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Exploiting Prop. 73 Loopholes

If this primary election illustrates anything, it’s that money still dominates the political process, despite all the laws attempting to limit the corrupting influence of campaign contributions.

Perhaps you recall that in 1988, California voters approved something called Proposition 73, restricting contributions to $1,000 a donor. It was the latest of many political reform laws that have been enacted, amid high hopes, since the Watergate scandals.

The new law imposed limits on every election in the state, from governor down to city council. This is important to Los Angeles County, where running for one of the five supervisorial seats in huge districts is often more expensive than many U.S. Senate campaigns.

For the most part, supervisorial campaigns are financed by businesses dependent on county regulation, mostly those involved with real estate development. Contributions of $5,000 or $10,000 from a single business were not unusual in the days before Proposition 73. Donations of that size come dangerously close to vote-buying, and Proposition 73 was supposed to eliminate that evil.

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Despite good intentions, all the laws have had weaknesses. Watching the current county supervisorial election, the loopholes in the latest effort become obvious.

For example, hotshot lobbyist Arthur K. Snyder, a former Los Angeles city councilman, threw a fund-raiser for Sarah Flores, who’s running for the 1st District seat of retiring Supervisor Pete Schabarum. The district covers the San Gabriel Valley and southeastern Los Angeles County.

Snyder is a power. His experience, knowledge of intricate government procedures and friendships with well-placed city officials have helped him win approval for big projects. Money also helps--not his, especially, but money he raises.

Because of his clout, fellow lobbyists and developers don’t like to cross him. They fear a vengeful Snyder putting roadblocks in the way of their developments. That adds up to a high acceptance rate when Snyder sends out invitations to fund-raisers.

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It certainly helped the Flores campaign. Flores’ campaign manager, Ron Smith, told me the event brought in $7,000. If Flores wins, Snyder will be remembered in her camp as the man who came up with $7,000 when it was needed. While Proposition 73 limited Snyder to $1,000, he gets credit for seven times as much. That’s quite a loophole.

Another demonstration of how large contributions can be assembled by a single person despite the laws came Wednesday night in an unlikely place--the corporate headquarters of In-N-Out Burger in Baldwin Park, in the industrial heart of the San Gabriel Valley. It was the scene of a $500-a-person fund-raiser for Superior Court Judge Greg O’Brien, probably the best-financed candidate in the 1st District race and Flores’ main rival.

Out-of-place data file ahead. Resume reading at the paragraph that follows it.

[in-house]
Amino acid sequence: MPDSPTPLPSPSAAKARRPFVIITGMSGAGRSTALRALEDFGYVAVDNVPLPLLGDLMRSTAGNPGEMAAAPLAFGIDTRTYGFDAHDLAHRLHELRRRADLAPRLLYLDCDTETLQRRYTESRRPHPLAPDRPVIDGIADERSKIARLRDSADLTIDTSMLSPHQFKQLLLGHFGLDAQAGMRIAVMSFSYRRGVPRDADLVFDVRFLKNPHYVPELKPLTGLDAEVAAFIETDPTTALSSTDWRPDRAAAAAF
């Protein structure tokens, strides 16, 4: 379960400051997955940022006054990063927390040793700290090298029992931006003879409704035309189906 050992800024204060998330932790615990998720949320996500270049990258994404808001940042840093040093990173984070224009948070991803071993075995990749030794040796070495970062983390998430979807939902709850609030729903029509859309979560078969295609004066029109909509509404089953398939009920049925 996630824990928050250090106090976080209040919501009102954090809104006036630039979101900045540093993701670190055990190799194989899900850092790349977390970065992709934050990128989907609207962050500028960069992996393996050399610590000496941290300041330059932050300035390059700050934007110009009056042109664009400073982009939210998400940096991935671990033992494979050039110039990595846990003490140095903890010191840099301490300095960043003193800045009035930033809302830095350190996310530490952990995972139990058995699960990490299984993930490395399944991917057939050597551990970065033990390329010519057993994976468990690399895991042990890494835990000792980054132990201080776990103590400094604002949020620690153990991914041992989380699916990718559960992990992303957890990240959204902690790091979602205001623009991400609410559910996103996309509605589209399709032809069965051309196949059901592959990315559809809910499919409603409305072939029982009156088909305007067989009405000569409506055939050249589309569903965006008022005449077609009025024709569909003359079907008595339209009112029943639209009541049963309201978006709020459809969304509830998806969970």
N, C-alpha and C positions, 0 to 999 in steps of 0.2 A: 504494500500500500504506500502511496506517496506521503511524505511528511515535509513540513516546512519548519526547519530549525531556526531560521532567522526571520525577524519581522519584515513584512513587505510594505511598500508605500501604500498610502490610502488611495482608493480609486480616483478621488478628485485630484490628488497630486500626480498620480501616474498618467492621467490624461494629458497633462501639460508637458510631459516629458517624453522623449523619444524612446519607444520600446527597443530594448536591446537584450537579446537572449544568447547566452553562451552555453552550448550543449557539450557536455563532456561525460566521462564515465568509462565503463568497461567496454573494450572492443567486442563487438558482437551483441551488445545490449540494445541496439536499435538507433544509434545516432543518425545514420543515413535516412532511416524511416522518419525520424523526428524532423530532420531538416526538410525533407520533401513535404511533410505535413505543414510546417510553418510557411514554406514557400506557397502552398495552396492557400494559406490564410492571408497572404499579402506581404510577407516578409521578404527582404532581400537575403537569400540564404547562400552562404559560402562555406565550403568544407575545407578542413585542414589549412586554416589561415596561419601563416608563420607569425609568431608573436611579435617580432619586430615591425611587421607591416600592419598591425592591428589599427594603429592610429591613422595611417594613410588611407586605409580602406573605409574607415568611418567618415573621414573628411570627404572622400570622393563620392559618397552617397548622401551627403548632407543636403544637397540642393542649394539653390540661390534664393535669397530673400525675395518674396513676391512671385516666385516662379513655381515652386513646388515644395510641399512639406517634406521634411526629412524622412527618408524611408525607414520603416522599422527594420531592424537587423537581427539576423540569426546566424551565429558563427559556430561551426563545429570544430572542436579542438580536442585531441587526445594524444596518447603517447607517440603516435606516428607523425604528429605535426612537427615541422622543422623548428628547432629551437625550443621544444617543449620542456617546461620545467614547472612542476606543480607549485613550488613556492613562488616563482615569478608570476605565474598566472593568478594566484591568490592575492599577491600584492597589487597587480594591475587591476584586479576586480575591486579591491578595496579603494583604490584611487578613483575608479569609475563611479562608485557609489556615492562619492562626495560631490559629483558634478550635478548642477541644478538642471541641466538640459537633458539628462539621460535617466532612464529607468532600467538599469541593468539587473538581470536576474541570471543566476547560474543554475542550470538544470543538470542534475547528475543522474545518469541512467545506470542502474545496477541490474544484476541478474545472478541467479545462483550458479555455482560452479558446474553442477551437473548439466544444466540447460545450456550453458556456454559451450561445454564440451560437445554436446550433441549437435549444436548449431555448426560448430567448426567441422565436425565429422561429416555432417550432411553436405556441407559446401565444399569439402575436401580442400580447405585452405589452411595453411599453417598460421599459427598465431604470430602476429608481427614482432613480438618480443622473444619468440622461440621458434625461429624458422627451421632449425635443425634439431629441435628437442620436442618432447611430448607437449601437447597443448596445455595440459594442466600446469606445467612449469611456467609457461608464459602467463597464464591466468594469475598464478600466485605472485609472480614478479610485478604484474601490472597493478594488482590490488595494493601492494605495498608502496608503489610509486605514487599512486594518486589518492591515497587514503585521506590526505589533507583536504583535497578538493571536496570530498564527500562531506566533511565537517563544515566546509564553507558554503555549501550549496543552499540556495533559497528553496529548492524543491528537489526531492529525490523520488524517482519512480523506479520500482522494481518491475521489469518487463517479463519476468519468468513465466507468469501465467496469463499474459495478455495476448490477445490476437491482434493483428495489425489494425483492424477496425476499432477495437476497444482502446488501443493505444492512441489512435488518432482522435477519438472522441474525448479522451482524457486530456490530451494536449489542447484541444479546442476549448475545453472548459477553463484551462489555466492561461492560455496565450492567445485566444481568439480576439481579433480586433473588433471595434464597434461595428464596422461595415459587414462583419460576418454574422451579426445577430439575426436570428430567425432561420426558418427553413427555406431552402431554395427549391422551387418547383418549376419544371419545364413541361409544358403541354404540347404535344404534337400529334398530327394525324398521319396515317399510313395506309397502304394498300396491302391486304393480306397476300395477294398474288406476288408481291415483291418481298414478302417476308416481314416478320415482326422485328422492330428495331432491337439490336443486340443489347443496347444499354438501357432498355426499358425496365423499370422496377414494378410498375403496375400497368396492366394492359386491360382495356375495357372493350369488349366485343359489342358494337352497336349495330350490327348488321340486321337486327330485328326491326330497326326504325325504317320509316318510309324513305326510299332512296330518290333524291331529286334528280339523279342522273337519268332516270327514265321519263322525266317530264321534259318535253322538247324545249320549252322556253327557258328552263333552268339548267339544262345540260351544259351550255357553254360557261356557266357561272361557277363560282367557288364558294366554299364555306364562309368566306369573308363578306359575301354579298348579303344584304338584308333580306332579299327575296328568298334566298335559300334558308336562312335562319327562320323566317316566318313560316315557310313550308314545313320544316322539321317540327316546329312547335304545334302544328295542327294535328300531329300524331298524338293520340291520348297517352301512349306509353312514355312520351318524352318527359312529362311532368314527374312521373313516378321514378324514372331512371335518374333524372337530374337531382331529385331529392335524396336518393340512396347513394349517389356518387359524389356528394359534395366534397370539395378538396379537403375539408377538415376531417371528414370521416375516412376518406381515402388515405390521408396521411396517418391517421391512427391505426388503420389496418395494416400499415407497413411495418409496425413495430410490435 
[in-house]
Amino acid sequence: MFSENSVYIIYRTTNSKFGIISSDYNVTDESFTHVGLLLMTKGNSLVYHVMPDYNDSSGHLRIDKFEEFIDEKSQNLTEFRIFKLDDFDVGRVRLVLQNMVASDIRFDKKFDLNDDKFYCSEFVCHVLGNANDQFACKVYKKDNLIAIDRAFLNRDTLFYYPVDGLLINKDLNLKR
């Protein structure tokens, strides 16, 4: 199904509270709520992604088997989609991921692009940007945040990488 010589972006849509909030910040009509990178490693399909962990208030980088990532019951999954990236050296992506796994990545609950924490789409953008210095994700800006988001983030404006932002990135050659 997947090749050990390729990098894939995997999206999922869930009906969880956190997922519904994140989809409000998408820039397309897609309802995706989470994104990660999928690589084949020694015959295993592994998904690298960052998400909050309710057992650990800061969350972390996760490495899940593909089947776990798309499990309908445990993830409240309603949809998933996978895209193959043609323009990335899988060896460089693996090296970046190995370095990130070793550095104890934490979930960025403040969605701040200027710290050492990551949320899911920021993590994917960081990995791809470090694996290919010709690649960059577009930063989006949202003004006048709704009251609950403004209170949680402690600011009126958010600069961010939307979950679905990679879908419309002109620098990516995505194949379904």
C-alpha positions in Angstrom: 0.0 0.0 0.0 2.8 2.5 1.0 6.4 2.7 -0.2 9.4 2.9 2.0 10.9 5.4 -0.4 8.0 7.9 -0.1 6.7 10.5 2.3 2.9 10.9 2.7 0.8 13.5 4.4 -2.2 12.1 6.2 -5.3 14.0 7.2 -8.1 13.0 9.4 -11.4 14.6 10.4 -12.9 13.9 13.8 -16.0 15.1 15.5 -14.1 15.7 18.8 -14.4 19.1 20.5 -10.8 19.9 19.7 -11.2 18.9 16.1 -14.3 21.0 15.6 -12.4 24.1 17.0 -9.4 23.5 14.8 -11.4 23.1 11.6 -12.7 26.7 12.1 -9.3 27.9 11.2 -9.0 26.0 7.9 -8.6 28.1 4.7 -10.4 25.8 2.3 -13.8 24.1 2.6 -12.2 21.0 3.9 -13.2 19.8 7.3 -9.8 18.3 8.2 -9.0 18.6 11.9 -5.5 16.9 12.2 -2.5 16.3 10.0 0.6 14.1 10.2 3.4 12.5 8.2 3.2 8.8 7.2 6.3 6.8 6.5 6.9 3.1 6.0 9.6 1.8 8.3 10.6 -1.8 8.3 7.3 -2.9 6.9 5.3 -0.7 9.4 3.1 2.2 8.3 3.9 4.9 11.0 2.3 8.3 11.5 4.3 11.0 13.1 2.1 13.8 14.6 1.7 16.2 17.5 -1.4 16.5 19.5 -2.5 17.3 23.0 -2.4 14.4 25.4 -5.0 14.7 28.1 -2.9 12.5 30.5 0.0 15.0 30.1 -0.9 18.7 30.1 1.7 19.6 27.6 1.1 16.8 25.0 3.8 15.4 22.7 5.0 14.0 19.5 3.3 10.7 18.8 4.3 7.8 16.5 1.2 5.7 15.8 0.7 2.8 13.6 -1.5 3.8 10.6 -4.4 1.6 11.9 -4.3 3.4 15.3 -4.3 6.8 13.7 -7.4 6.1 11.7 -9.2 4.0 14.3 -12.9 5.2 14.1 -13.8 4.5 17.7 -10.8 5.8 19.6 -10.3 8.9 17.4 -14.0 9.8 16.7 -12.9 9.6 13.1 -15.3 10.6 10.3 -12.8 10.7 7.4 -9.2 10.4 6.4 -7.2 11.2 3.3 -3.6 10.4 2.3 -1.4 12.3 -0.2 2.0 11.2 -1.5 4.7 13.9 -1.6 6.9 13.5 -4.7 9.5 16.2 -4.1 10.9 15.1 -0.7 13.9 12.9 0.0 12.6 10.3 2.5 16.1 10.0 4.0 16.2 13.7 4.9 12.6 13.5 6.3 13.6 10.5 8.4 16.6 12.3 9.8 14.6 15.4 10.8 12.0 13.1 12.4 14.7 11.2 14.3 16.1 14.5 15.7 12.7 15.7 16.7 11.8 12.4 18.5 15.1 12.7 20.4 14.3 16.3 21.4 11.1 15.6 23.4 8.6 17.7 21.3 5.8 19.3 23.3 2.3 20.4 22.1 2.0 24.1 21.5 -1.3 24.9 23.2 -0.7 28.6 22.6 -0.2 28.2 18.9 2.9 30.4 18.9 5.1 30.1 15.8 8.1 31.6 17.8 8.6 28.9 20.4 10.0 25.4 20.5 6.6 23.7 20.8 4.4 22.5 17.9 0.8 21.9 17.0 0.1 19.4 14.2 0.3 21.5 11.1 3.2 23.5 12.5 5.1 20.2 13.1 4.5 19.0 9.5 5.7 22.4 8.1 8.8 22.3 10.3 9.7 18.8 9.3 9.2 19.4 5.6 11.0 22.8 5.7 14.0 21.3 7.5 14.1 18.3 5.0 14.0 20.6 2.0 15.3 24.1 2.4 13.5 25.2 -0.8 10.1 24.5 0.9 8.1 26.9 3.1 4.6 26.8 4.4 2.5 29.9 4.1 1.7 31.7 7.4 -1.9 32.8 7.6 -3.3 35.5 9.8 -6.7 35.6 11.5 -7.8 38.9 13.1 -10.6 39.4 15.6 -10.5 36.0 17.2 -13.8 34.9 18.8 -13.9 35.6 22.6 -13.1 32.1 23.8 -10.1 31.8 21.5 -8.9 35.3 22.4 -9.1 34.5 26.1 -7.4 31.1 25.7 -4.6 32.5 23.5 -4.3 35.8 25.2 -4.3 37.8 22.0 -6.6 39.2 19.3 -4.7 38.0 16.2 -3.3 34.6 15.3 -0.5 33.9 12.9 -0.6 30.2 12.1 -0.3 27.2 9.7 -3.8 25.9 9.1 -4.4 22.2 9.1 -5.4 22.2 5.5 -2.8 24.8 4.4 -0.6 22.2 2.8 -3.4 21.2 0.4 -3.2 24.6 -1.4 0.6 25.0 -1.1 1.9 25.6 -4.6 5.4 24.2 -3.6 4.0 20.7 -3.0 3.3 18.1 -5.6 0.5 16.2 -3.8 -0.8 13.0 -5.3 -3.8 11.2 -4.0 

The host, Rich Snyder, president of In-N-Out Burger, provided the meal--the house specialty, naturally, along with salads and desserts. The political punch was provided by Supervisor Schabarum. Both get credit for this one.

Schabarum is supporting O’Brien. Members of the Schabarum political team are working on the O’Brien campaign. Most important, Schabarum is raising money for O’Brien.

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The supervisor is a prodigious political fund-raiser. His fund-raising pool is full of people doing business with the county in one way or another. While reports for the current campaign will not be available until next week, I think it’s safe to assume that he’s soliciting money from that familiar pool.

You might make the same assumption about Flores’ supervisorial supporters, Dana and Antonovich, both of whom are rounding up financial support for her campaign. Their contribution lists also are loaded with names of people dependent on the County Hall of Administration.

The temptation for candidates to push hard for contributions is tremendous. The best way to communicate with voters is through mailed advertising. And that’s expensive.

Ron Smith, Flores’ campaign manager, said it costs $100,000 for a single mailing. O’Brien has already sent out two. Former Rep. Jim Lloyd, the third strong candidate, is in danger of being left behind because he can’t match O’Brien and Flores in fund-raising.

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I know many of the contributors simply think O’Brien, Flores or another candidate is best for the job. That’s why they give. I talked to several such people at the O’Brien fund-raiser. But the rest, unfortunately, have been drawn into it by the high-pressure political strong-arm tactics that have been left untouched by political reform laws.


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